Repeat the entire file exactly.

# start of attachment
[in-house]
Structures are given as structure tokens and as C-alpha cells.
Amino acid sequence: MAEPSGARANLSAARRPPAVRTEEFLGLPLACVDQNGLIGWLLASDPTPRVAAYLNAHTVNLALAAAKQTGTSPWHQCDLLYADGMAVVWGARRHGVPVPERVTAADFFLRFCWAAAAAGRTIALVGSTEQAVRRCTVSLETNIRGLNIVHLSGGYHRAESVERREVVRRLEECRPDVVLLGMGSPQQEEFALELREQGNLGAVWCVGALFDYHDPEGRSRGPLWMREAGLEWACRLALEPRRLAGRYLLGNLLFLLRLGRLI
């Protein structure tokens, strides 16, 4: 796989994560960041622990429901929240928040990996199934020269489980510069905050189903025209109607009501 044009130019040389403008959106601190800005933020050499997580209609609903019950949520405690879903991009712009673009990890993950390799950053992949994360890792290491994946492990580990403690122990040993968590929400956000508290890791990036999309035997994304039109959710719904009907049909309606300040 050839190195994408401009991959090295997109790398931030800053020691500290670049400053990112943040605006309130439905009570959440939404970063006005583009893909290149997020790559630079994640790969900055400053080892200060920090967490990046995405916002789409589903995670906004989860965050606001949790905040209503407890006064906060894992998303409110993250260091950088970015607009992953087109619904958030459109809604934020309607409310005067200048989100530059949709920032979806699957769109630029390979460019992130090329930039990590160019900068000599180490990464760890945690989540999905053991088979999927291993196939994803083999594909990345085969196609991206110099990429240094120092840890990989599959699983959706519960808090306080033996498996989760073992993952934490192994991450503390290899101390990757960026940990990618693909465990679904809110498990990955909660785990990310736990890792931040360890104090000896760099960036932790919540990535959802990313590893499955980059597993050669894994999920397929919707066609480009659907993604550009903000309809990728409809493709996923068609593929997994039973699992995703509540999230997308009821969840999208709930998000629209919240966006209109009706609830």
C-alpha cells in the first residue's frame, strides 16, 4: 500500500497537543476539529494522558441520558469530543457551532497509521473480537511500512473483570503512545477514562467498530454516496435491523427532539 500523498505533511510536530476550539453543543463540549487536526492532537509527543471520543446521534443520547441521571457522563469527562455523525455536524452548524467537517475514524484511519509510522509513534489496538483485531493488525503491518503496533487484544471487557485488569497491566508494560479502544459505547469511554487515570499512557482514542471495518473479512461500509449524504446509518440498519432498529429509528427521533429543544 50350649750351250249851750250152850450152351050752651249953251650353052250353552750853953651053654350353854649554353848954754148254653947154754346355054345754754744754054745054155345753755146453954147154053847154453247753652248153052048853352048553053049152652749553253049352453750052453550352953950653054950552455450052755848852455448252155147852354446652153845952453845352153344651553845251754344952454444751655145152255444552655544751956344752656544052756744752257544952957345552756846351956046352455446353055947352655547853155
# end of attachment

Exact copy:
[in-house]
Structures are given as structure tokens and as C-alpha cells.
Amino acid sequence: MAEPSGARANLSAARRPPAVRTEEFLGLPLACVDQNGLIGWLLASDPTPRVAAYLNAHTVNLALAAAKQTGTSPWHQCDLLYADGMAVVWGARRHGVPVPERVTAADFFLRFCWAAAAAGRTIALVGSTEQAVRRCTVSLETNIRGLNIVHLSGGYHRAESVERREVVRRLEECRPDVVLLGMGSPQQEEFALELREQGNLGAVWCVGALFDYHDPEGRSRGPLWMREAGLEWACRLALEPRRLAGRYLLGNLLFLLRLGRLI
């Protein structure tokens, strides 16, 4: 796989994560960041622990429901929240928040990996199934020269489980510069905050189903025209109607009501 044009130019040389403008959106601190800005933020050499997580209609609903019950949520405690879903991009712009673009990890993950390799950053992949994360890792290491994946492990580990403690122990040993968590929400956000508290890791990036999309035997994304039109959710719904009907049909309606300040 050839190195994408401009991959090295997109790398931030800053020691500290670049400053990112943040605006309130439905009570959440939404970063006005583009893909290149997020790559630079994640790969900055400053080892200060920090967490990046995405916002789409589903995670906004989860965050606001949790905040209503407890006064906060894992998303409110993250260091950088970015607009992953087109619904958030459109809604934020309607409310005067200048989100530059949709920032979806699957769109630029390979460019992130090329930039990590160019900068000599180490990464760890945690989540999905053991088979999927291993196939994803083999594909990345085969196609991206110099990429240094120092840890990989599959699983959706519960808090306080033996498996989760073992993952934490192994991450503390290899101390990757960026940990990618693909465990679904809110498990990955909660785990990310736990890792931040360890104090000896760099960036932790919540990535959802990313590893499955980059597993050669894994999920397929919707066609480009659907993604550009903000309809990728409809493709996923068609593929997994039973699992995703509540999230997308009821969840999208709930998000629209919240966006209109009706609830």
C-alpha cells in the first residue's frame, strides 16, 4: 500500500497537543476539529494522558441520558469530543457551532497509521473480537511500512473483570503512545477514562467498530454516496435491523427532539 500523498505533511510536530476550539453543543463540549487536526492532537509527543471520543446521534443520547441521571457522563469527562455523525455536524452548524467537517475514524484511519509510522509513534489496538483485531493488525503491518503496533487484544471487557485488569497491566508494560479502544459505547469511554487515570499512557482514542471495518473479512461500509449524504446509518440498519432498529429509528427521533429543544 50350649750351250249851750250152850450152351050752651249953251650353052250353552750853953651053654350353854649554353848954754148254653947154754346355054345754754744754054745054155345753755146453954147154053847154453247753652248153052048853352048553053049152652749553253049352453750052453550352953950653054950552455450052755848852455448252155147852354446652153845952453845352153344651553845251754344952454444751655145152255444552655544751956344752656544052756744752257544952957345552756846351956046352455446353055947352655547853155